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Thread: I have Heard the term, 84 years old never done it

  1. #1
    Boolit Mold
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    I have Heard the term, 84 years old never done it

    Hope this is ok to post here How do you go about slugging a barrel what do you use? I have never had an occasion to do it just wondering.

    Deaconllb

  2. #2
    Boolit Master redhawk0's Avatar
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    I'm sure others have other methods but here is mine.

    I take a lead slug (the softer the better) one caliber larger than my barrel caliber...exa...(30 cal...I use a 31 cal slug...if its .357" caliber then I use a .375"...etc). then I use an aluminum cleaning rod as a ram and tap it through the barrel from the muzzle end on anything but a bolt action rifle. If its bolt action, I do it from the chamber side since removing the bolt allows access straight through. Now...even though I do it from the muzzle end on most of my firearms (only have 3 bolt actions)...I do put a muzzle cone on on the rod first to protect the muzzle from nicks that could cause accuacy issues.

    Once the slug is pushed through...then I take my measurements.

    My largest caliber is a 45-70 and I didn't have any other calibers larger...except my 50 cal Muzzle Loader. For the 45-70 I took a round ball and forced it through. It worked just fine. Like I said, the softer the lead....the better...if you have too much harness to it, it will really be difficult to tap through the bore.

    hope it helps.

    redhawk

    The only stupid question...is the unasked one.


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  3. #3
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    Minerat's Avatar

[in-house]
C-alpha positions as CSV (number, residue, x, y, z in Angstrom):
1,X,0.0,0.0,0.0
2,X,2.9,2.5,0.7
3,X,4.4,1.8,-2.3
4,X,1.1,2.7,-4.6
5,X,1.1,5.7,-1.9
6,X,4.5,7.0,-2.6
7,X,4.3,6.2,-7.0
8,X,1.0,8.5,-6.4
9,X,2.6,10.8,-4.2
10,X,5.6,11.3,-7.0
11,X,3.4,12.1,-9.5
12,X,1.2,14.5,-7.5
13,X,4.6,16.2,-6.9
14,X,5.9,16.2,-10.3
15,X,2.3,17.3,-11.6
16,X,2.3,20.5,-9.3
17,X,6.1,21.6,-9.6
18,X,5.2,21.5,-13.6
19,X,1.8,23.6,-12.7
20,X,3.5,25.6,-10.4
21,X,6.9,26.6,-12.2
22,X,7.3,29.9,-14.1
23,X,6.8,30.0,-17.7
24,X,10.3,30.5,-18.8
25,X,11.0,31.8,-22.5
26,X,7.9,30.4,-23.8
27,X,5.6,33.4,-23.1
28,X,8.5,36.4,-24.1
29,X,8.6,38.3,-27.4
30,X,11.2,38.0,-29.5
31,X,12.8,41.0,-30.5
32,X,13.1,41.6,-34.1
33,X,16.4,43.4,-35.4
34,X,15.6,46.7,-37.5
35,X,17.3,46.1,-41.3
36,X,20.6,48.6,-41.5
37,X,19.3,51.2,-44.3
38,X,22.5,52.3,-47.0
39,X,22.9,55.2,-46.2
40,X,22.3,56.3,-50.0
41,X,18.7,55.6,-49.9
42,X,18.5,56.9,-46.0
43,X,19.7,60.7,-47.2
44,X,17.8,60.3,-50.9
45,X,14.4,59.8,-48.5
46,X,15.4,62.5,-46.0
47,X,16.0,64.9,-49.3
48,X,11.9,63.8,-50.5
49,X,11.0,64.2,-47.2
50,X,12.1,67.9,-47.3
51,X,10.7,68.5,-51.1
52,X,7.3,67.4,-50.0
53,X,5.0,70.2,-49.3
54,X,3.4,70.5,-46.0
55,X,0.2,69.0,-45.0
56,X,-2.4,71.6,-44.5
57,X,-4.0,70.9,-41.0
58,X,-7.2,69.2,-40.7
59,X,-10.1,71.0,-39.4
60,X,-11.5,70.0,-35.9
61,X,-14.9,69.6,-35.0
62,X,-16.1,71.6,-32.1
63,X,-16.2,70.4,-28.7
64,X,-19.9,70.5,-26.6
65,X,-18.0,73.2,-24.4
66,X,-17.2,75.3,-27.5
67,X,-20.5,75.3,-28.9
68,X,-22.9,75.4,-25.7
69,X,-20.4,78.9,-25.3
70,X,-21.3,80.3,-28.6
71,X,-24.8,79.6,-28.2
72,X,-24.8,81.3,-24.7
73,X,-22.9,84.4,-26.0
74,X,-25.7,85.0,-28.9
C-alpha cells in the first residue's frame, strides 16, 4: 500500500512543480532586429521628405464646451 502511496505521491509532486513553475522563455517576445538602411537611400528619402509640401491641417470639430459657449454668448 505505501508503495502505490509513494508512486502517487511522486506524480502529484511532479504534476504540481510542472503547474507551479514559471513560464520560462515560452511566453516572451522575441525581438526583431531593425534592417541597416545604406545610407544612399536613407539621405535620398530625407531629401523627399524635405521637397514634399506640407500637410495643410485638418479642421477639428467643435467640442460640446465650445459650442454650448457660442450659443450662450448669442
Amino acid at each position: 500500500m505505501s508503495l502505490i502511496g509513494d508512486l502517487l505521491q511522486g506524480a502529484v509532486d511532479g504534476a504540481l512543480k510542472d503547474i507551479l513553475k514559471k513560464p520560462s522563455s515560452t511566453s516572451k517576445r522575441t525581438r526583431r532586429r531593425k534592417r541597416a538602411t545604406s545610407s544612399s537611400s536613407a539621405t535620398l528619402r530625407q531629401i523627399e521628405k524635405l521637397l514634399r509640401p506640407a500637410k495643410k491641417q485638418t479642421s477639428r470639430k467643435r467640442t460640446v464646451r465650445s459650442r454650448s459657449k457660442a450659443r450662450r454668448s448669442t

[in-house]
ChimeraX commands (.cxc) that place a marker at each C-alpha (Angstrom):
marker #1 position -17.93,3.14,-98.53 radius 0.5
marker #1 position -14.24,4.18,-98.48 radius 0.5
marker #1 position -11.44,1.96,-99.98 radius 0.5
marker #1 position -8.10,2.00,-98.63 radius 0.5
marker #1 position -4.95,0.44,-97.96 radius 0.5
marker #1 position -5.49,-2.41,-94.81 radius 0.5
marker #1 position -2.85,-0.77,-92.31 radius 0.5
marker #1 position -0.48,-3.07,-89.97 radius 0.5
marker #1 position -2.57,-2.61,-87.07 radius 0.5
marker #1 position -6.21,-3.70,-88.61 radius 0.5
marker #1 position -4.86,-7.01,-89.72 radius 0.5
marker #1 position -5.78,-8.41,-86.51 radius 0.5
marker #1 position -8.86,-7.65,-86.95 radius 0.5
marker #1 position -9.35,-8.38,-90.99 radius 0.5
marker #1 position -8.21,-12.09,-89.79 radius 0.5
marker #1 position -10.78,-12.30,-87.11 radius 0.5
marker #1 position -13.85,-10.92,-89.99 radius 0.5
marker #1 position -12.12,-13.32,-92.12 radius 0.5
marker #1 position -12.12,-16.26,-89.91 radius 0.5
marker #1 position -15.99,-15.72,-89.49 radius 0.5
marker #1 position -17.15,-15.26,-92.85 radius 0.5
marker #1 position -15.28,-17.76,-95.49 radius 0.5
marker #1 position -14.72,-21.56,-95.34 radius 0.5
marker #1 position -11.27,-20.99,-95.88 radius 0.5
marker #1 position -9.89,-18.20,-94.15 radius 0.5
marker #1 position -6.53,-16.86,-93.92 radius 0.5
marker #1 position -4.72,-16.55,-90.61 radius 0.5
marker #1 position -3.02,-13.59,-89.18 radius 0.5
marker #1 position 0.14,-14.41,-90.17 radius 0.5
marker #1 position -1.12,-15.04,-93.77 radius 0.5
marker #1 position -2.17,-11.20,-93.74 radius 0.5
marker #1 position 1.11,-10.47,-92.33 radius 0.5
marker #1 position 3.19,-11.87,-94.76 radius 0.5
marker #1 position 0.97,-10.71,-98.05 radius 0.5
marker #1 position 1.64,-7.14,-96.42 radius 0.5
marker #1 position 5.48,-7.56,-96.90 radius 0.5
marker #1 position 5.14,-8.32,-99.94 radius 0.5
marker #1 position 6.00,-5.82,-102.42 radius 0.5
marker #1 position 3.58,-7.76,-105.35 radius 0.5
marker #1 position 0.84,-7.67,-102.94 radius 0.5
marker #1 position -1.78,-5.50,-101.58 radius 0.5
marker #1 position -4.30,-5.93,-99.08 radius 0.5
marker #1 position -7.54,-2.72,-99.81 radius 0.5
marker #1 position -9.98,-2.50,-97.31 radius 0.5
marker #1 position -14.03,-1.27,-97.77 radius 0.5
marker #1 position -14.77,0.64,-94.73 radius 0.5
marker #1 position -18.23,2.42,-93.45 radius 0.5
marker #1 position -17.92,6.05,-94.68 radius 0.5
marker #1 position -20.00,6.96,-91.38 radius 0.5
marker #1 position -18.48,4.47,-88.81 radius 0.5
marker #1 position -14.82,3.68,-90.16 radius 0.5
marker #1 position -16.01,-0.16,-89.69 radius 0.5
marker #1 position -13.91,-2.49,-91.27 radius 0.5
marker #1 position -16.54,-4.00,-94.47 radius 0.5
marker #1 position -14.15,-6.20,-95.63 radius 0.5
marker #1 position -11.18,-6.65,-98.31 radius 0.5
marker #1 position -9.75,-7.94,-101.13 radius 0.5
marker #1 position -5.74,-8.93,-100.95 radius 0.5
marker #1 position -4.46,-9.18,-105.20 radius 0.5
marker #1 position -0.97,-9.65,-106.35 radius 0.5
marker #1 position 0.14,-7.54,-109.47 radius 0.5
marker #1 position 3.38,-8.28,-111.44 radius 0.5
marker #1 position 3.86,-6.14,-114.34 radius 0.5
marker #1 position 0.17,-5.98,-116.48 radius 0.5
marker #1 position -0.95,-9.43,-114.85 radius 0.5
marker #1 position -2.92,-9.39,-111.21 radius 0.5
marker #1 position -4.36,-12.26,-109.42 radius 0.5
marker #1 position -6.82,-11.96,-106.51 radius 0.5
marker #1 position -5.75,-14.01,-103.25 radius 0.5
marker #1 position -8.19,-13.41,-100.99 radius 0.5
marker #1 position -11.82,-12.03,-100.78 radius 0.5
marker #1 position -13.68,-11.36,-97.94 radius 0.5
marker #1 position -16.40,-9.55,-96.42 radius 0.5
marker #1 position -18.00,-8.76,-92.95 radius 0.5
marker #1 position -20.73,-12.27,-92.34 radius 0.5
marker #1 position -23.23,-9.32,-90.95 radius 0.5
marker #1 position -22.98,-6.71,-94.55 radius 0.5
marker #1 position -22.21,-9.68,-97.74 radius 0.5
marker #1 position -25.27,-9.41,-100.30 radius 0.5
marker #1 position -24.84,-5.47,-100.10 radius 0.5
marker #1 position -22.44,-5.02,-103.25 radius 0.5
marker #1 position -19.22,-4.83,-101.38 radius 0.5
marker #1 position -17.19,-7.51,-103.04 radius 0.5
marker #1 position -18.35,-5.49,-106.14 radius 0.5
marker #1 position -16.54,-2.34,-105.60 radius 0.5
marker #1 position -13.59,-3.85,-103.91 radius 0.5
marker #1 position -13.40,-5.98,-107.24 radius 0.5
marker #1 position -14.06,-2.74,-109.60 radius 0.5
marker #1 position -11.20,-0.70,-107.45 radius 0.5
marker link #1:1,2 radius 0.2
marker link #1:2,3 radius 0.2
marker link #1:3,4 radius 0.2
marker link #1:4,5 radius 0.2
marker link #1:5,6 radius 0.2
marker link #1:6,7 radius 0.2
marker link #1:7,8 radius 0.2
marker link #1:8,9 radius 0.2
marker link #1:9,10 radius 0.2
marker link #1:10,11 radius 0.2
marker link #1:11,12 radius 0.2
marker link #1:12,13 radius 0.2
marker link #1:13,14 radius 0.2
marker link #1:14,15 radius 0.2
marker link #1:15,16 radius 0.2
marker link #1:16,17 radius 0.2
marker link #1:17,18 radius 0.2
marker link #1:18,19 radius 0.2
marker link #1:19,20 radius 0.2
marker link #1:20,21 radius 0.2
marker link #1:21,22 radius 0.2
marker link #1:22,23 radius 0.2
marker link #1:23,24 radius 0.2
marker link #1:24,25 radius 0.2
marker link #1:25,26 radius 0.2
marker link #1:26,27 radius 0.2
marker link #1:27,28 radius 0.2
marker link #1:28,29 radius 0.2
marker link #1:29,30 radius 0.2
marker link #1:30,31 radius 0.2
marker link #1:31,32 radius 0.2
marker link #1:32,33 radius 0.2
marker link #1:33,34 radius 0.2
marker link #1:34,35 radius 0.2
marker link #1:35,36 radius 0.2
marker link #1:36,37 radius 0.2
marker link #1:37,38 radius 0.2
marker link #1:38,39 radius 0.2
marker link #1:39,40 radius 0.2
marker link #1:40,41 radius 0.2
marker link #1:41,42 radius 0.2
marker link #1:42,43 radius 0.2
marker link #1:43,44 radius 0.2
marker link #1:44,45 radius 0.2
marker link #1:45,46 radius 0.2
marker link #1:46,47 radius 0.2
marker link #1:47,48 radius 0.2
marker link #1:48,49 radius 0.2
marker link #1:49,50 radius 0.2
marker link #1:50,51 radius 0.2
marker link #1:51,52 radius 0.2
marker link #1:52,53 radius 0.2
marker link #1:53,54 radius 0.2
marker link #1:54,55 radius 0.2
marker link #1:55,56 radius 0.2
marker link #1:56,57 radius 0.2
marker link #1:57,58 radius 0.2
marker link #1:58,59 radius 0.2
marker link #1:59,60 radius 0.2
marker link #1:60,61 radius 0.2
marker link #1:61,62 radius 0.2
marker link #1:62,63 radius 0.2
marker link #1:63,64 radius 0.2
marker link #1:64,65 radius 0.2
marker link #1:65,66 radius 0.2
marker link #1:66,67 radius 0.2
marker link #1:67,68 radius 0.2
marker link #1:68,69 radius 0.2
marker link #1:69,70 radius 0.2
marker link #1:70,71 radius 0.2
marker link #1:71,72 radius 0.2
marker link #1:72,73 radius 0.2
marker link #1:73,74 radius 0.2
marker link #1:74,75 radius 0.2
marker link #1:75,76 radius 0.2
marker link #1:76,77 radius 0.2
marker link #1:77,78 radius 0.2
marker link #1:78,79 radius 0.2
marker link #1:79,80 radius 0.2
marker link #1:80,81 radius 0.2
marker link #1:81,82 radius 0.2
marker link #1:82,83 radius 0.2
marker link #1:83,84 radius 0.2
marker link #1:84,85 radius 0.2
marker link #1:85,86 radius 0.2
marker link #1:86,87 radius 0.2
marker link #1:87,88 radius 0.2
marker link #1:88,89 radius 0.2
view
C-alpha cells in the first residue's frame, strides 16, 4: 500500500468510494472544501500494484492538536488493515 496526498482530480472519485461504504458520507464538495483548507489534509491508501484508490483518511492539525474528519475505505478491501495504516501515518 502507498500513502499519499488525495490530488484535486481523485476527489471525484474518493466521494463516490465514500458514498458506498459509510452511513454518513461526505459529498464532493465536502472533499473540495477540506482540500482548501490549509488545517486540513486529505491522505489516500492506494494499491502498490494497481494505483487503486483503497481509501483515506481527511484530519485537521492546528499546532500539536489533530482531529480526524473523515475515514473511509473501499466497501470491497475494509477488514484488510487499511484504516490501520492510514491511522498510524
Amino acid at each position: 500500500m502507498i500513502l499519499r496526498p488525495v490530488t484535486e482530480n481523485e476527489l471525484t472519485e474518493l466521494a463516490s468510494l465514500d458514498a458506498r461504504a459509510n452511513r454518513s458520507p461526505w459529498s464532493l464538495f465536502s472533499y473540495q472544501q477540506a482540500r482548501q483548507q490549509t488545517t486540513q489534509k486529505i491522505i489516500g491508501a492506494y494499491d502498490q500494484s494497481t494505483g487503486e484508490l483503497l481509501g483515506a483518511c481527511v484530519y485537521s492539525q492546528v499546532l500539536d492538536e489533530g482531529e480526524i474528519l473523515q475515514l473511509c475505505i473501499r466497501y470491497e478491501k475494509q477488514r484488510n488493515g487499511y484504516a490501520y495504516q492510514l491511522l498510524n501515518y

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    Here's a good place to start. Just click on the link.

    http://castboolits.gunloads.com/show...rifle-chamber).

    Two of the gentlemen who contributed a bunch to the thread no longer are here. But there are others that can answer your questions. Me I've never done one on a rifle as most of mine are belted magnum for elk hunting and I have no desire to shoot cast in those monsters.

    Good luck,
    Steve,

    Life Member NRA
    Member: Clear Creek County Sportsman Association


    Kilo Charlie zero Golf Papa Tango

  4. #4
    Boolit Master Jack Stanley's Avatar
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    And ... it's always helpful to lightly oil the bore before pushing the slug through .

    Jack
    Buy it cheap and stack it deep , you may need it !

    Black Rifles Matter

  5. #5
    Boolit Master Outpost75's Avatar
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    I would worry less about slugging the bore than getting a good pound cast of the chamber neck, the unrifled portion ahead of it before the rifling starts, and the origin of rifling itself, so you can determine chamber neck clearance, ball seat or throat diameter and length of forcing cone.

    The sticky on determining bullet size covers this in detail.
    The ENEMY is listening.
    HE wants to know what YOU know.
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  6. #6